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Gender: A Biological or Social Construct?

By: Kimberly Shen
Edited by: Arianna Winchester

On August 22, 1965, Janet Reimer gave birth to two healthy twin boys named Bruce and Brian. However, an accident occurred when the two boys underwent a circumcision operation. Because the equipment burned Bruce’s penis beyond repair, Bruce ultimately had to undergo an operation that removed his penis.

To what extent is gender biological? To what extent do social aspects influence individual gender identities? Image Credit: http://genderisnotbinary.tumblr.com/

Distraught, Bruce’s parents turned to a well-respected Johns Hopkins psychologist named Dr. John Money, a leader in the fields of sexual development and gender identity. Believing that the concept of gender identity is something that is socially acquired from early childhood, Money hypothesized that sexual reassignment would be the ideal solution for Bruce’s problem. He reasoned that if the child were raised to play with dolls and wear dresses, “she” would be more inclined to accept “her” identity as a girl. Bruce’s parents yielded to Dr. Money’s suggestions and renamed their child ‘Brenda.’ For about a decade, Dr. Money provided psychological support for the gender reassignment and saw ‘Brenda’ annually to evaluate her psychological experiences and to supervise the injection of estrogen, intended to develop female sex characteristics during her adolescence.

However, although Brenda had not been told the truth of her sexual identity, she never quite accepted her identity as a girl. Even as a small child, she never took to frilly dresses and dolls. Teachers and classmates alike sensed there was something strange about Brenda. Known as “gorilla” or “Cavewoman,” Brenda was ostracized by classmates because of her masculine tendencies. One of her few friends recalled that “As far as [she] knew, Brenda was a girl—physically. But from everything that [Brenda] said and did, she indicated that she didn’t want to be a girl…Brenda fought with the boys. She would take the bruises.”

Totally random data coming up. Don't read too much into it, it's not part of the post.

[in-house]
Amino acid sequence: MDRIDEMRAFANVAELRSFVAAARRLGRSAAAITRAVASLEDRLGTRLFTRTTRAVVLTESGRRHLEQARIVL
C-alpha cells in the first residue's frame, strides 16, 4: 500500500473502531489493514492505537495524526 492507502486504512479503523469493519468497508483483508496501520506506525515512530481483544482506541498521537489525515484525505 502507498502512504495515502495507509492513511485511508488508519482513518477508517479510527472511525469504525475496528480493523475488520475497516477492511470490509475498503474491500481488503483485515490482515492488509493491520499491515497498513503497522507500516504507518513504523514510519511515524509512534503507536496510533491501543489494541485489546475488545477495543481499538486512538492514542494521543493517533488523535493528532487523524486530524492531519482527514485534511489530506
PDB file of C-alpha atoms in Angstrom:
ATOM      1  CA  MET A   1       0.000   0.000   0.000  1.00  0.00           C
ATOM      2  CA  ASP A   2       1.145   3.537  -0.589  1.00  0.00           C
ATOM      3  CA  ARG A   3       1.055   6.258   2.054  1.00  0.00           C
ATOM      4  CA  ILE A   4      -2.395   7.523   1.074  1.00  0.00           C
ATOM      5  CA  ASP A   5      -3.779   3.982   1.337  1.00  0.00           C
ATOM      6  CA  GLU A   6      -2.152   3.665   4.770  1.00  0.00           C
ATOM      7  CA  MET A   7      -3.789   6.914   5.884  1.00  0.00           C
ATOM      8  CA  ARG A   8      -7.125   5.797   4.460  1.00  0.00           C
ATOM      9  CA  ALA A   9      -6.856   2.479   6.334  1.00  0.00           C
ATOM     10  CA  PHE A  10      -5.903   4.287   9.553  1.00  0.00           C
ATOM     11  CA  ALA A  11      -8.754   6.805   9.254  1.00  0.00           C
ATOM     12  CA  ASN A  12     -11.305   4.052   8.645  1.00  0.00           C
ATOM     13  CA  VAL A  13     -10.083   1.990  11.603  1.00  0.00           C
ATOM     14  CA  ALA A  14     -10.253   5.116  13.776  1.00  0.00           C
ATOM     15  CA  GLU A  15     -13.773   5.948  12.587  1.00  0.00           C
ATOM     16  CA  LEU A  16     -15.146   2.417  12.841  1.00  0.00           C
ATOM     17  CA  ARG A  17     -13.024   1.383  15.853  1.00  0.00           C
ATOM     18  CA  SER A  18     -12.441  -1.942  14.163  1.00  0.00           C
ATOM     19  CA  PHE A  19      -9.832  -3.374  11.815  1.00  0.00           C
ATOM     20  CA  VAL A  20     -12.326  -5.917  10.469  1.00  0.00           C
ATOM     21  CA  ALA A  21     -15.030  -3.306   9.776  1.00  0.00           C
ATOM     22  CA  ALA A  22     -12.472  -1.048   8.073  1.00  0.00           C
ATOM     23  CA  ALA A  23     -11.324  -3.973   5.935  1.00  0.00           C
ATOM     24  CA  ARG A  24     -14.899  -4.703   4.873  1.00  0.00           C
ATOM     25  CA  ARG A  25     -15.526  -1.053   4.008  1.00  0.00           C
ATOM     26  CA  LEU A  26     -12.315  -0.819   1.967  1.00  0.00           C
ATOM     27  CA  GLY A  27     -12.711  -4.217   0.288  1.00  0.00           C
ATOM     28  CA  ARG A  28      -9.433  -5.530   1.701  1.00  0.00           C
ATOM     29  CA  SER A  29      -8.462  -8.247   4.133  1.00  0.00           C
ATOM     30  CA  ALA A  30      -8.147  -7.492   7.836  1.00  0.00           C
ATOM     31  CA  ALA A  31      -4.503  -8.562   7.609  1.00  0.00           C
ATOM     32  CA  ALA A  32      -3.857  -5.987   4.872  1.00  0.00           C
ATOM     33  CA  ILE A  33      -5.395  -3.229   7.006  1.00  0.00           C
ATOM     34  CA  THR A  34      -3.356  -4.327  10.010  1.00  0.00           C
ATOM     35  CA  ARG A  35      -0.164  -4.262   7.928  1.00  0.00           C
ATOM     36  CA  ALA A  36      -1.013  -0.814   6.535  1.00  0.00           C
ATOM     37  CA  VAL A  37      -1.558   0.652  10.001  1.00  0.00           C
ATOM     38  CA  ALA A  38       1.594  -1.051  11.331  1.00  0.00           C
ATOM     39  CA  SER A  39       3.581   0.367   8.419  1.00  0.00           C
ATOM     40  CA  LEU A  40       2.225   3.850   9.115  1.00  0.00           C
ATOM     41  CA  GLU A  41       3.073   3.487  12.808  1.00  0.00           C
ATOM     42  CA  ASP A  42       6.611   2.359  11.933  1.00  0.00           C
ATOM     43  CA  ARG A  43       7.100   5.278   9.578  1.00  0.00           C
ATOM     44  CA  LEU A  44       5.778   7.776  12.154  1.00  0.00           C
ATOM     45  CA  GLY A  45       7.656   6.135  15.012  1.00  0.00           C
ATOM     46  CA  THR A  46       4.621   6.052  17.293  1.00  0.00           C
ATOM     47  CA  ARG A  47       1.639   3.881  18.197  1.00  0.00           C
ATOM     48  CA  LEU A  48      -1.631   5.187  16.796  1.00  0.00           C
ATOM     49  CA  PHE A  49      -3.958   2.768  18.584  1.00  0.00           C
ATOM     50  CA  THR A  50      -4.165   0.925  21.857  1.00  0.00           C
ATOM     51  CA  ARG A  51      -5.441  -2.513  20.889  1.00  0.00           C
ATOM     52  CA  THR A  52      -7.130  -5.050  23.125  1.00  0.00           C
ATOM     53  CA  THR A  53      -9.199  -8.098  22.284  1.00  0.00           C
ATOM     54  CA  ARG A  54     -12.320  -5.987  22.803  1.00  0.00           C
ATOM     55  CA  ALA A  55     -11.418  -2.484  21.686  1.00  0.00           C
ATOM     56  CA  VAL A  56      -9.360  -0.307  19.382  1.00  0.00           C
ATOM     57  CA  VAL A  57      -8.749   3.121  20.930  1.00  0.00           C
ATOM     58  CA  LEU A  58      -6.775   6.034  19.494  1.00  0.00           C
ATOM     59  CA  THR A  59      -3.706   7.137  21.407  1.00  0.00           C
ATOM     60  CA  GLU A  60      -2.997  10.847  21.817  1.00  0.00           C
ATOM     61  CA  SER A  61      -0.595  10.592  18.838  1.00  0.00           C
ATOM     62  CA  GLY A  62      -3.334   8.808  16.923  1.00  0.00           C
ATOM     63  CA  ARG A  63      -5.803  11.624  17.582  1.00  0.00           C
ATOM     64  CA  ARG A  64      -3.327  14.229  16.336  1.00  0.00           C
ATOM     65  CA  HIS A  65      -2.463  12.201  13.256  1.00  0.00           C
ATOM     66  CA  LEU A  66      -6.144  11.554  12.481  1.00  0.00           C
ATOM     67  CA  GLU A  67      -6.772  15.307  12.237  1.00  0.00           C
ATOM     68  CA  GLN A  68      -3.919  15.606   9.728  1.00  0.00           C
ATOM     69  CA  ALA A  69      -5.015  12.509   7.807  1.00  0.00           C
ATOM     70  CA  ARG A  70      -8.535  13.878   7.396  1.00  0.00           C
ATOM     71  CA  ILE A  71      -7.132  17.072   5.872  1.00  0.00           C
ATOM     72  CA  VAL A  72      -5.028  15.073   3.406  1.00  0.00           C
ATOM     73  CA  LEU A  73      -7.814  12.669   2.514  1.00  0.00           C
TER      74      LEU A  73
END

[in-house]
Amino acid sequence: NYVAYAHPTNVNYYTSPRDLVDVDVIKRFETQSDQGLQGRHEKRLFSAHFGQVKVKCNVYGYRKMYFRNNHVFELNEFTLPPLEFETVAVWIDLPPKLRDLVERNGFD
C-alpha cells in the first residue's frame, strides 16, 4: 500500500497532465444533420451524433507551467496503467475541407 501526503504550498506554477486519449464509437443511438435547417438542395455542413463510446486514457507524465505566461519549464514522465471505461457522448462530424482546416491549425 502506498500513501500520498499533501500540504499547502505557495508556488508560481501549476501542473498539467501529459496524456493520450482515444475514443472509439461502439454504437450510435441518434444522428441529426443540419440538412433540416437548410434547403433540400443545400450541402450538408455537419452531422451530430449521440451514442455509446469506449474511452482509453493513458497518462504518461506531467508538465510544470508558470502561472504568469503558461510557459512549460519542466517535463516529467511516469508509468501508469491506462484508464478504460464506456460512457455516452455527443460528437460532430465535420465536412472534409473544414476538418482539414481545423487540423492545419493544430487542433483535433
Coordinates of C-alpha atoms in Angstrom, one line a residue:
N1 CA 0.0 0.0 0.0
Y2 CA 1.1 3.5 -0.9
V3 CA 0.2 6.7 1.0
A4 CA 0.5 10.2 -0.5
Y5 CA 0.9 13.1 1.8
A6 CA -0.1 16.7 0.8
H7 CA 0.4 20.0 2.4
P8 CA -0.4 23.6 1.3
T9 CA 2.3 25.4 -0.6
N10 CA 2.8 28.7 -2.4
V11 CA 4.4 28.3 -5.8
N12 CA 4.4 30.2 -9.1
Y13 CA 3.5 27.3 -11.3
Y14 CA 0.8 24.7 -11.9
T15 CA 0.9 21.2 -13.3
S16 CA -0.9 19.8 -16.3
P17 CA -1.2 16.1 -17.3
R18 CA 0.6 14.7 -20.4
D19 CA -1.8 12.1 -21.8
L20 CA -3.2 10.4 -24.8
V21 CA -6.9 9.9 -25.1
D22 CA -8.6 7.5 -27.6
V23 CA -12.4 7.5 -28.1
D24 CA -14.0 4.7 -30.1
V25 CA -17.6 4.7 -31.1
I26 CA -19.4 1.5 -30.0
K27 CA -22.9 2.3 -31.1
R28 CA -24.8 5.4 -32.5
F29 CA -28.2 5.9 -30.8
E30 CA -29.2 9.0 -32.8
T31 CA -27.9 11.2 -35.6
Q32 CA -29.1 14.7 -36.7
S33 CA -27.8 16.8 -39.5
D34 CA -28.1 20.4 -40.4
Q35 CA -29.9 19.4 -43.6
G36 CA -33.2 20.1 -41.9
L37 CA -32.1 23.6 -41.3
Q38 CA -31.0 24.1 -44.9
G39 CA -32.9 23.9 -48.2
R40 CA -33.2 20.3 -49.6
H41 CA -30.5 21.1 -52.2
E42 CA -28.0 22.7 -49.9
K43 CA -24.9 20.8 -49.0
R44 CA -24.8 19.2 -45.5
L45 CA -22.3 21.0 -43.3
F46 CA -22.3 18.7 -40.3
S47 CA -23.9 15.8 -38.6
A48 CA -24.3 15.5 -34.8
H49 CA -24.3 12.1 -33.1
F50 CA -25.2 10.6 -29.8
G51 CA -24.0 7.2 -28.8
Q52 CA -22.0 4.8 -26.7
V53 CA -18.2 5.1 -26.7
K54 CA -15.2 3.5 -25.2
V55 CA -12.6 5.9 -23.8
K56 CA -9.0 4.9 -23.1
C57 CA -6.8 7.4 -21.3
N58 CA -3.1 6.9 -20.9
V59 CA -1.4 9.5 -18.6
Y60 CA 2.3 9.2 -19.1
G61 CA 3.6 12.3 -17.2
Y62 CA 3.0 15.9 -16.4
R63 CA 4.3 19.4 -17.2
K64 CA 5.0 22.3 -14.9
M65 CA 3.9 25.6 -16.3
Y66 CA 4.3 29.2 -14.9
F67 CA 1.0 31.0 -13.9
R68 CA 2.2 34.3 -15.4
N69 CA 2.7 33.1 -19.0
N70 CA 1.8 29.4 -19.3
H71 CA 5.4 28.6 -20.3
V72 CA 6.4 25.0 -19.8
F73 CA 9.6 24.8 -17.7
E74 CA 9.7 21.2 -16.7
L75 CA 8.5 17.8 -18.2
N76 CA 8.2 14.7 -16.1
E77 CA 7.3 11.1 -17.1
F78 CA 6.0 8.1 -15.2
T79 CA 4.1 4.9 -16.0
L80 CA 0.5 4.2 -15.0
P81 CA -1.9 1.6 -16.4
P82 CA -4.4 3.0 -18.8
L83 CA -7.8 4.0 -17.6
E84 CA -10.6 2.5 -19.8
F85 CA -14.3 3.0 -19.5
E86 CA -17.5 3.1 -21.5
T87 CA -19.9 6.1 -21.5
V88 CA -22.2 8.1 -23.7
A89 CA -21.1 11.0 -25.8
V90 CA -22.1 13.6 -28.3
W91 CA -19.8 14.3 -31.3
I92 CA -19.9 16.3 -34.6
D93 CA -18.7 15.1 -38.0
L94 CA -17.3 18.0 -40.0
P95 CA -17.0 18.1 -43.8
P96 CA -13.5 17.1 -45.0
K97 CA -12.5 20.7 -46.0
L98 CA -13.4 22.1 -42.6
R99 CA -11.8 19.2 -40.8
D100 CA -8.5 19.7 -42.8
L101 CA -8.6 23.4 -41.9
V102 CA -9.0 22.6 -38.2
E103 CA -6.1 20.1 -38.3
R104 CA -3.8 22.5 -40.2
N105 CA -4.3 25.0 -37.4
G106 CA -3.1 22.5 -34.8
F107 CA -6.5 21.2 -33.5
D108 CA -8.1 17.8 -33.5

By age 13, Brenda fell into depression and threatened to commit suicide if her parents made her keep returning to Dr. Money for therapy sessions. It was then that the Reimers finally told Brenda the truth about the gender reassignment surgery. At age 14, Brenda renamed himself David, taking the first step in assuming his male identity. Over the next few years, he went through a number of procedures to reverse the gender reassignment, such as testosterone injections and reconstruction of an artificial penis. However, David Reimer never fully recovered from the trauma and confusion of his earlier years, ultimately committing suicide in 2004.

David’s story reminds us that although there are some cultural aspects to what we perceive as gender constructs, the biological aspects of gender cannot be ignored. Contemplating this case, a psychologist named Dr. Milton Diamond observes that, “If all these combined medical, surgical, and social efforts could not succeed in making the child accept a female gender identity, then maybe we really have to think that there is something important in the individual’s biological makeup… we come to this world with some degree of maleness and femaleness which will transcend whatever the society wants to put into it.”

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